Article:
There are so many lengthy, charged silences in this double-bill of new Brazilian plays that it makes the work of Harold Pinter sound like continuous babble. Introducing an English audience to the talents of Marcos Barbosa, the two short pieces, Almost Nothing and At the Table, powerfully communicate a world of cover-ups, hush money, shrugged-off guilt - all the more insidiously sinister for taking place in ordinary environments such as a snack bar and a living-room, as though dealings in this debased moral currency were the norm.
It was said that the sun never set on the British Empire. You could almost make the same claim for the activities of the Royal Court's excellent international department, under whose auspices Barbosa makes his debut here as the first up in a season that will include new plays from Cuba and Russia. The comparison would be a touch ironic, though, for there's nothing imperialistic about the department's work with emerging dramatists in countries that have yet to develop a new writing culture. Rather, the accent is on helping the writers to find their own voice through a creative dialogue with seasoned practitioners. The results have sometimes been startlingly impressive: one has only to think of the penetrating, tragic-farcical vision of post-Communist life unveiled in the drama of Vassily Sigarev and the Presnyakov brothers.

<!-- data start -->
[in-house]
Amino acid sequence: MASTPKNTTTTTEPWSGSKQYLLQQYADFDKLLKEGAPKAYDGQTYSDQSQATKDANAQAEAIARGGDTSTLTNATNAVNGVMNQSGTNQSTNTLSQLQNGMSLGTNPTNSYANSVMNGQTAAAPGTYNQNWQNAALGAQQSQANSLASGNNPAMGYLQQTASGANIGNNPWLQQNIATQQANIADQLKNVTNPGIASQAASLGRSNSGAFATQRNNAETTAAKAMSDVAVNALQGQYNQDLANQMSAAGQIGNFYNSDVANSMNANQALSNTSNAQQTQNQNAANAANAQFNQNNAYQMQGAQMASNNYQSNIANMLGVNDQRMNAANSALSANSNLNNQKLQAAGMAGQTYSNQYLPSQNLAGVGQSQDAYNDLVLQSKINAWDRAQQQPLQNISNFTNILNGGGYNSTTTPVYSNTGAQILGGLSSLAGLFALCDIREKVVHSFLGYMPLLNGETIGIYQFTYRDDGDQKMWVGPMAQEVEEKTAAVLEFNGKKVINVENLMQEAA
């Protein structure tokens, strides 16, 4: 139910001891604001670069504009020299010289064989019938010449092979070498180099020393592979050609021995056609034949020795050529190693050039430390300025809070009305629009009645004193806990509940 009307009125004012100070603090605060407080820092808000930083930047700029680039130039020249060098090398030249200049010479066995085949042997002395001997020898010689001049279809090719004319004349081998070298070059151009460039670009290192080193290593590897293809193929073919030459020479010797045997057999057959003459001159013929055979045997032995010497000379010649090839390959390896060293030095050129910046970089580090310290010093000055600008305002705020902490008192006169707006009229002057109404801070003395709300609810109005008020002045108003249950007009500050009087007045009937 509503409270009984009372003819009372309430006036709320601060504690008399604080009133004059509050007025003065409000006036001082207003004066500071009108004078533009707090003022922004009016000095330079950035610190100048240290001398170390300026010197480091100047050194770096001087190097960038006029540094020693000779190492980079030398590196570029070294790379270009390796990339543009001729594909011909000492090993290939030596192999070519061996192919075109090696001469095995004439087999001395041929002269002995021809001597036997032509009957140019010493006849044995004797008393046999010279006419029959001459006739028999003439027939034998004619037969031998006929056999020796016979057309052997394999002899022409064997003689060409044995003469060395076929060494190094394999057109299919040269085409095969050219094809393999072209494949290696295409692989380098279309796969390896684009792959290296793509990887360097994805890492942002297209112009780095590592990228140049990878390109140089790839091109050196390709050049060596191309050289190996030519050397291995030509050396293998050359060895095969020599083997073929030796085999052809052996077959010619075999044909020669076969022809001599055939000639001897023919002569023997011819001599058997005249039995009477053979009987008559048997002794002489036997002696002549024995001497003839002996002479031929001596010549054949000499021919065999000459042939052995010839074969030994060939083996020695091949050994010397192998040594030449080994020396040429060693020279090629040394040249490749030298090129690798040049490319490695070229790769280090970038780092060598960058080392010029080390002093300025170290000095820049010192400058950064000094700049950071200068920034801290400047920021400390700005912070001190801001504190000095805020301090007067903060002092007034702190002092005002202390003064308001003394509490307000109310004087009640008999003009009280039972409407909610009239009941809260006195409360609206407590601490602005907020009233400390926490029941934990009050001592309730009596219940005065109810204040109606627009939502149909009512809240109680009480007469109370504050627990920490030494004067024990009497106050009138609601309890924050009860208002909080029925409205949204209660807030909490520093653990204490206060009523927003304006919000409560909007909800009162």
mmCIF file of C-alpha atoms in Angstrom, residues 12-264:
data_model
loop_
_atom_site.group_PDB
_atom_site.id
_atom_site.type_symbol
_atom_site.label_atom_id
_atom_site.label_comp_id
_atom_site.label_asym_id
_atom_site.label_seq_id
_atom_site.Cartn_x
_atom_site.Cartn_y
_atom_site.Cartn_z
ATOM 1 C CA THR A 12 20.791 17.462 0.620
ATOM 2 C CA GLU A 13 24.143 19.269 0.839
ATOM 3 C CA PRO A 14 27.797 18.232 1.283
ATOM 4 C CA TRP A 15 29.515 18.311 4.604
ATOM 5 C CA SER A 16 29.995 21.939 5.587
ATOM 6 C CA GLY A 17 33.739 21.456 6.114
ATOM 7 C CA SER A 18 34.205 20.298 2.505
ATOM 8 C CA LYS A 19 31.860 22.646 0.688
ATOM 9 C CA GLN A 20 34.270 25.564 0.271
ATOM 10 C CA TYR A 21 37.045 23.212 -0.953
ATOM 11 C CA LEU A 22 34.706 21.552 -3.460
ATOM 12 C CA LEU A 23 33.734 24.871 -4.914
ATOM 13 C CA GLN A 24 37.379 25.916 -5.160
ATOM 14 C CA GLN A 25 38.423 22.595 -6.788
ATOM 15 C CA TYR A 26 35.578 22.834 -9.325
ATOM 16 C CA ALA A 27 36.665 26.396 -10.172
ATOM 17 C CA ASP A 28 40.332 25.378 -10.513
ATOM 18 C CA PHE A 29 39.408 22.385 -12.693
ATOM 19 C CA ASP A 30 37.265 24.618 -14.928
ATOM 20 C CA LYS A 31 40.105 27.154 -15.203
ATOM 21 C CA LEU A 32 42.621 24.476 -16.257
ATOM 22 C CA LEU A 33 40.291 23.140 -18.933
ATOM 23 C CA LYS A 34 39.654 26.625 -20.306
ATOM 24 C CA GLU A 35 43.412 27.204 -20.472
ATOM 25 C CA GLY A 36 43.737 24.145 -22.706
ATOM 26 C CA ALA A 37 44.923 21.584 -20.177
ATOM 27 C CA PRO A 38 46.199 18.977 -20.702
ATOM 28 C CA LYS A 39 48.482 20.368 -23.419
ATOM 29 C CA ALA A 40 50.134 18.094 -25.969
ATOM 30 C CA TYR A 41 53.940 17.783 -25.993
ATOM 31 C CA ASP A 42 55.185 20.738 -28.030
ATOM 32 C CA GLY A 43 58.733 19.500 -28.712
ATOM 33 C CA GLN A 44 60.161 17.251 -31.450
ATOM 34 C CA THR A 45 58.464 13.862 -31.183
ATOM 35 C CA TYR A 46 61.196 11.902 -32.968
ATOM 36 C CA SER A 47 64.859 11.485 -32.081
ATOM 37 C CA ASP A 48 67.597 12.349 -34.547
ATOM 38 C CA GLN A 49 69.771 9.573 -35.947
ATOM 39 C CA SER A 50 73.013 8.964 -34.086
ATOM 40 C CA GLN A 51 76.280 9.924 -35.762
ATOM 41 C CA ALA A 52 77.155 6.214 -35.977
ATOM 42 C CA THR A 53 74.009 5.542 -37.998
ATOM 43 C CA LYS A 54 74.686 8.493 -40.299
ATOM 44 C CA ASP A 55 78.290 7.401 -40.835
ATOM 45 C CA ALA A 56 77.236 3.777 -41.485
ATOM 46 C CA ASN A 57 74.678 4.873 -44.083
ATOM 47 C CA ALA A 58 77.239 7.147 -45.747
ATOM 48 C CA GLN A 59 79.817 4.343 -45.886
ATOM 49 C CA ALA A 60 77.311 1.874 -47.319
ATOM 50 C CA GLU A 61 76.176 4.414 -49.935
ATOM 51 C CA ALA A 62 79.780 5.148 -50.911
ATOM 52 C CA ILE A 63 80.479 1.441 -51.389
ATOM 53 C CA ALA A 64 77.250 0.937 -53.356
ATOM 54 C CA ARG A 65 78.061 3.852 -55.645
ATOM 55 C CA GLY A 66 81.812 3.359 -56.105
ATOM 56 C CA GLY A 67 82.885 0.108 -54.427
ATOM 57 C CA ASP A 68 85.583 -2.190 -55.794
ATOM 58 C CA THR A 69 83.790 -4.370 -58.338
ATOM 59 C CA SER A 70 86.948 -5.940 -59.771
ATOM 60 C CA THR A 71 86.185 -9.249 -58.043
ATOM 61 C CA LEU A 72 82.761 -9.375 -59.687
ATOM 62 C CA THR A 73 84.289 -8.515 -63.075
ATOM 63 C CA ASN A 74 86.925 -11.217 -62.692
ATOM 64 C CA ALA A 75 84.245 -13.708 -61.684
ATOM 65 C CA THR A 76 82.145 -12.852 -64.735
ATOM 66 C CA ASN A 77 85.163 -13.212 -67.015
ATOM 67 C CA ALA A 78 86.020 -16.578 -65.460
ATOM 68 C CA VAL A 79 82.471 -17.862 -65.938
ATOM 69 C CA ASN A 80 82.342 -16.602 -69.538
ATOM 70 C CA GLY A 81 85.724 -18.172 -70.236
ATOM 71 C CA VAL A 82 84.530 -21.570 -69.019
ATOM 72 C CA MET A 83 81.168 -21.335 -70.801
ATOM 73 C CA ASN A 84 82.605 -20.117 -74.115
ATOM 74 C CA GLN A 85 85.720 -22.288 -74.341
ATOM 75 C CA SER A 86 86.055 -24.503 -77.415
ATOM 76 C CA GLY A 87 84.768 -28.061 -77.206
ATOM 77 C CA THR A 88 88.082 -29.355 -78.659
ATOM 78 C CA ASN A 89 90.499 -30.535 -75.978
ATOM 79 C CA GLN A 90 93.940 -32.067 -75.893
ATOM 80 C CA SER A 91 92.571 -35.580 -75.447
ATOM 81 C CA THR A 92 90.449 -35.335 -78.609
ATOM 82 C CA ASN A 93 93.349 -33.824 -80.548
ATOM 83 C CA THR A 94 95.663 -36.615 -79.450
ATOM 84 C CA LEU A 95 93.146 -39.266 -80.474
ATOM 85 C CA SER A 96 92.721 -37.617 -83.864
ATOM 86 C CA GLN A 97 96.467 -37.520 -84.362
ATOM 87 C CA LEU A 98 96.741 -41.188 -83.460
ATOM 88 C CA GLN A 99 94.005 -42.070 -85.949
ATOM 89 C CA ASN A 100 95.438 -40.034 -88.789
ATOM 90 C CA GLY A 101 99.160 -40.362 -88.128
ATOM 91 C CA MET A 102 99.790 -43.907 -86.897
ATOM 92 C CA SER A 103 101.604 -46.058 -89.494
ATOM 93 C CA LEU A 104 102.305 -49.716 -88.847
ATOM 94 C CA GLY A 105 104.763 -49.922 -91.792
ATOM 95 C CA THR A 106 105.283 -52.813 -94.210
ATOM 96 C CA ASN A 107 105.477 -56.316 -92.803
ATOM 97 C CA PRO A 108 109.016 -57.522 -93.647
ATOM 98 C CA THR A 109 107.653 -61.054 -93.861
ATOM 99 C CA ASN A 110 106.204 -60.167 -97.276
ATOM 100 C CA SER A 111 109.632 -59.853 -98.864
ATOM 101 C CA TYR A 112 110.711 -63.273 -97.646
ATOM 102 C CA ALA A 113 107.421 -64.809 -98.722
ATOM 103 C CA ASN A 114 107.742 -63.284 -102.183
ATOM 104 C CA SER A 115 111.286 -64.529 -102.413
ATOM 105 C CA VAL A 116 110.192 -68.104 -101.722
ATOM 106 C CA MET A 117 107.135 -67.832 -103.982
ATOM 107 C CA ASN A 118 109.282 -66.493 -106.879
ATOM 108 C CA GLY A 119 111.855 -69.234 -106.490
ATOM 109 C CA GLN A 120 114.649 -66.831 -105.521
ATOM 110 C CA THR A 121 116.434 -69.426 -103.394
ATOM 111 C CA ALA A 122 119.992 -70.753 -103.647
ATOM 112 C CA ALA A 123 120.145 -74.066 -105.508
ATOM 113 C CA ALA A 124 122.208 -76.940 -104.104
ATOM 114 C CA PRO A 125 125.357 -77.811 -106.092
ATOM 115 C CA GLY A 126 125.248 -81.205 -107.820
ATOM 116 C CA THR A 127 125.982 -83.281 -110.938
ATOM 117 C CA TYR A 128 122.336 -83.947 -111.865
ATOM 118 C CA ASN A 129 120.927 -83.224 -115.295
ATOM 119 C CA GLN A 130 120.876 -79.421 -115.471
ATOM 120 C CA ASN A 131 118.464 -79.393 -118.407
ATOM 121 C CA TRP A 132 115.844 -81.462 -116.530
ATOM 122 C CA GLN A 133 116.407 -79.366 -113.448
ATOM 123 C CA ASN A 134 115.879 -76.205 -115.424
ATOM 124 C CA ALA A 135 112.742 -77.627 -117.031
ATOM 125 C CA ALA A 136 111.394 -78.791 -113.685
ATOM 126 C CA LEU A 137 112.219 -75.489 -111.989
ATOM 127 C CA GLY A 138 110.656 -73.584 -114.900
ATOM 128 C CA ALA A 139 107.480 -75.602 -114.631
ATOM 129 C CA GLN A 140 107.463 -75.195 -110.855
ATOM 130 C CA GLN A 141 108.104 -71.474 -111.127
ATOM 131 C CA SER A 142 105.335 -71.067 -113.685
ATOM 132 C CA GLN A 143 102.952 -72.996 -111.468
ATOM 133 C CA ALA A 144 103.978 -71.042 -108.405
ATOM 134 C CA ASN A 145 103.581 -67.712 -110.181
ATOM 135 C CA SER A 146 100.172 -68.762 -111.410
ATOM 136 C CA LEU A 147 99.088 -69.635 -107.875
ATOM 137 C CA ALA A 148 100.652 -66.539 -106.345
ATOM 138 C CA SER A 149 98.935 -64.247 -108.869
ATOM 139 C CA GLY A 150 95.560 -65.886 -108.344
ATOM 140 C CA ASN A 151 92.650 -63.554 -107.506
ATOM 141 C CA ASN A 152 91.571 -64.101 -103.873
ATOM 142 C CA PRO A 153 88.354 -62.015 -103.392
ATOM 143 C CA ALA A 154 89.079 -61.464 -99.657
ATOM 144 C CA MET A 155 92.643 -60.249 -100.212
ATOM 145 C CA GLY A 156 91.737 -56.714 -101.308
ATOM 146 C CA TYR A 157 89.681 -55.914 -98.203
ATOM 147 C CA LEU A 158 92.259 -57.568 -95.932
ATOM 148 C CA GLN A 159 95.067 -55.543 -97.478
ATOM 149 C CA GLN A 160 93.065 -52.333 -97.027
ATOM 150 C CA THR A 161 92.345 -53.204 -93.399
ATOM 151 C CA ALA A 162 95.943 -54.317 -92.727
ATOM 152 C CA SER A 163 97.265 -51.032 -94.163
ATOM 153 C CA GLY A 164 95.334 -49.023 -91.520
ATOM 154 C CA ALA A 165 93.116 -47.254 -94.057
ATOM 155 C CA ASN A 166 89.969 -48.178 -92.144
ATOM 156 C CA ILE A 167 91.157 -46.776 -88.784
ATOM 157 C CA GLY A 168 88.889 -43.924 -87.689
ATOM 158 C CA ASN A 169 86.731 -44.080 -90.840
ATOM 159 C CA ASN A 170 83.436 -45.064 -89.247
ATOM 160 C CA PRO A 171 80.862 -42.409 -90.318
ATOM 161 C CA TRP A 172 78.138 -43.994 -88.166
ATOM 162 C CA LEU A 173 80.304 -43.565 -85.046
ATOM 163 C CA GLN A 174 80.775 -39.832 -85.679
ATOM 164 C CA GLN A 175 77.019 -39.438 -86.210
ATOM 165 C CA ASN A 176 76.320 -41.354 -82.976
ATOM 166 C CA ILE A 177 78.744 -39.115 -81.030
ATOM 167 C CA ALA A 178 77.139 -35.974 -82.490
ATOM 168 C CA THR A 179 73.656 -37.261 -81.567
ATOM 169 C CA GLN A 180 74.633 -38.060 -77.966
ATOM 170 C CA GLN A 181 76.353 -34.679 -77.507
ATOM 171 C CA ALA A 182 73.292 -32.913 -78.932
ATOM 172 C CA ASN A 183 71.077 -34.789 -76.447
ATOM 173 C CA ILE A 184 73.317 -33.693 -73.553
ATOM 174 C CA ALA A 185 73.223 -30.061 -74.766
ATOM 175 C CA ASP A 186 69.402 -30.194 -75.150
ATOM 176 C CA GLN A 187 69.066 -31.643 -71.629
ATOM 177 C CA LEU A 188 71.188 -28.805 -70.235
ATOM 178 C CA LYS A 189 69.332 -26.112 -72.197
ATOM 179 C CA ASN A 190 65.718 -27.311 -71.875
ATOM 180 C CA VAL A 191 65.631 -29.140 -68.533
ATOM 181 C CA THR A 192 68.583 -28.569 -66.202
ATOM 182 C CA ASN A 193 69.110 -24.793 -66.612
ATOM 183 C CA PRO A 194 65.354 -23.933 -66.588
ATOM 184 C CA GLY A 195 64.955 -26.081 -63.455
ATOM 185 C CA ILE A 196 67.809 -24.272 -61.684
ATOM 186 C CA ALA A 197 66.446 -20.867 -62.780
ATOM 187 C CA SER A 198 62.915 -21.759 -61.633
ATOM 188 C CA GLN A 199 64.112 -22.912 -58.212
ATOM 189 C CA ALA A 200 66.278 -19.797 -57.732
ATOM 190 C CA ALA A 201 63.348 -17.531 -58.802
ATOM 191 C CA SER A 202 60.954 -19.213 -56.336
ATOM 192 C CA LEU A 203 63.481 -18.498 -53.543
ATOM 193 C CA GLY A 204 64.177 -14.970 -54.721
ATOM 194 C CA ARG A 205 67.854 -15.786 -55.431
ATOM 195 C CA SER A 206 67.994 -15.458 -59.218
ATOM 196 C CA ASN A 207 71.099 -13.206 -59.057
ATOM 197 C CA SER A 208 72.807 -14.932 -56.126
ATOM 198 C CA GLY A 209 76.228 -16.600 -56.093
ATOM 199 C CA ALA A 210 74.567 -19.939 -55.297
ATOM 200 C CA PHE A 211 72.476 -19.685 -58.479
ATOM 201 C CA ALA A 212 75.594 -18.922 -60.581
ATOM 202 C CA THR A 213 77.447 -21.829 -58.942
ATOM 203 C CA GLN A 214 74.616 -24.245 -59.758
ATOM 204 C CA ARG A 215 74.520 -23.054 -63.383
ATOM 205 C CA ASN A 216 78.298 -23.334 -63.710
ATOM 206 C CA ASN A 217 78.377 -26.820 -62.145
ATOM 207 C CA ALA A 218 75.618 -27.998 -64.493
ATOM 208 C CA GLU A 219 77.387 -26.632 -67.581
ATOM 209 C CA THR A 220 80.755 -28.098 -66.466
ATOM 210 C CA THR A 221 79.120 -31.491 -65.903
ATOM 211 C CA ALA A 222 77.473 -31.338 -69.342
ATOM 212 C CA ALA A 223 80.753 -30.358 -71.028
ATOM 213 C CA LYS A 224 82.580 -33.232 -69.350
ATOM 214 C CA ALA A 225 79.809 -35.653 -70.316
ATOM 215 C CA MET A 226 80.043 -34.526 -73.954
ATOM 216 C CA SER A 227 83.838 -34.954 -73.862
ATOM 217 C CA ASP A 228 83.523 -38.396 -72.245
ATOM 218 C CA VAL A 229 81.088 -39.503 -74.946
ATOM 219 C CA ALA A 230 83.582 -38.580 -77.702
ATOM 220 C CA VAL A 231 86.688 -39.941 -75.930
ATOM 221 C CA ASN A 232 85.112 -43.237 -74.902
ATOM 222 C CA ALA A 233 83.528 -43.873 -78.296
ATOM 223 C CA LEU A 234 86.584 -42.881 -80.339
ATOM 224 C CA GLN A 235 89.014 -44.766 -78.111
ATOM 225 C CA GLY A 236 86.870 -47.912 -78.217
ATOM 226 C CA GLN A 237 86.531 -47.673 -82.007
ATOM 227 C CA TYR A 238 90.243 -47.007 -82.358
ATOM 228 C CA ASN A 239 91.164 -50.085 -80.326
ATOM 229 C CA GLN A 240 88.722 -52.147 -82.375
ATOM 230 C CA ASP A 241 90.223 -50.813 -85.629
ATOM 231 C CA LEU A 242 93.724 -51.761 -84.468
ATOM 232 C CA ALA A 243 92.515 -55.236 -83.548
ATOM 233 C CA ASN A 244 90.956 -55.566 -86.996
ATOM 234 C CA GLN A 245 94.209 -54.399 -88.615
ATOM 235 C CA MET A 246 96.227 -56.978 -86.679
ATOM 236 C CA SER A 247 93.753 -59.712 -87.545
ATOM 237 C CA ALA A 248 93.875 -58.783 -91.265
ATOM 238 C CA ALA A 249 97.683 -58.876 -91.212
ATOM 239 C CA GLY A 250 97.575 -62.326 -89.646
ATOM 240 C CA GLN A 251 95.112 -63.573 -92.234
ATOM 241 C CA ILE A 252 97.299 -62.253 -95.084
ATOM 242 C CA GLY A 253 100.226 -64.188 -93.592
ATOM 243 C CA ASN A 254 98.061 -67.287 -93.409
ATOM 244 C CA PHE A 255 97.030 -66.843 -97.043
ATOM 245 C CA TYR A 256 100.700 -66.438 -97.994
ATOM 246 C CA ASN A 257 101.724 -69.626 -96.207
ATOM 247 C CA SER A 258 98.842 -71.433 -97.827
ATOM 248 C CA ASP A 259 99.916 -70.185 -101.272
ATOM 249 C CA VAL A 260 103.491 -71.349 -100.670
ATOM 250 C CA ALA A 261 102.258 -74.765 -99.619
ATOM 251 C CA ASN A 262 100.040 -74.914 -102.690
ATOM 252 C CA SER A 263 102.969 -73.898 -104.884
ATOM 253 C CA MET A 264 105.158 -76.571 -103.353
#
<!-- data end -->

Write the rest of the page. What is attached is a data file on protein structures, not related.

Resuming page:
Barbosa is not in that league, but the plays, staged by Roxana Silbert, show more than promise. The link between them is the casual devastation of lives and the studied refusal to confront responsibility. In Almost Nothing, a young, comfortably off couple (Evan Stewart and Nina Sosanya) try to airbrush from the record the fact that the husband had shot dead a street boy who was allegedly about to mug them. The turning-points in the drama happen wordlessly in taut, cicada-filled silences: the boy's angry mother accepting a bribe for not informing the police; the couple consenting to her murder, as a precaution. Whatever you say, say nothing. And yet, although this pair treat the death of others as a minor inconvenience, you sense in the final scene that fear of exposure is turning into insomniac guilt.
Karl Johnson is excellent in the role of the private detective-fixer, disturbingly genial and reassuring in manner, as though he were discussing a pension-plan rather than the elimination of a human being. The same actor is on fine, creepy form, too, in At the Table, in which he plays Castro, the organiser of a boy's adventure camp that is rife with paedophile abuse. The character's real motives are so heavily signalled in the first scene (when he cajoles a frightened child into joining up) that it might well have blunted the impact of the terrible confirmation of our suspicions in scenes that jump forward 20 years and show us, say, a couple of adult survivors having a beer after the funeral of one of their group who had eventually committed suicide.
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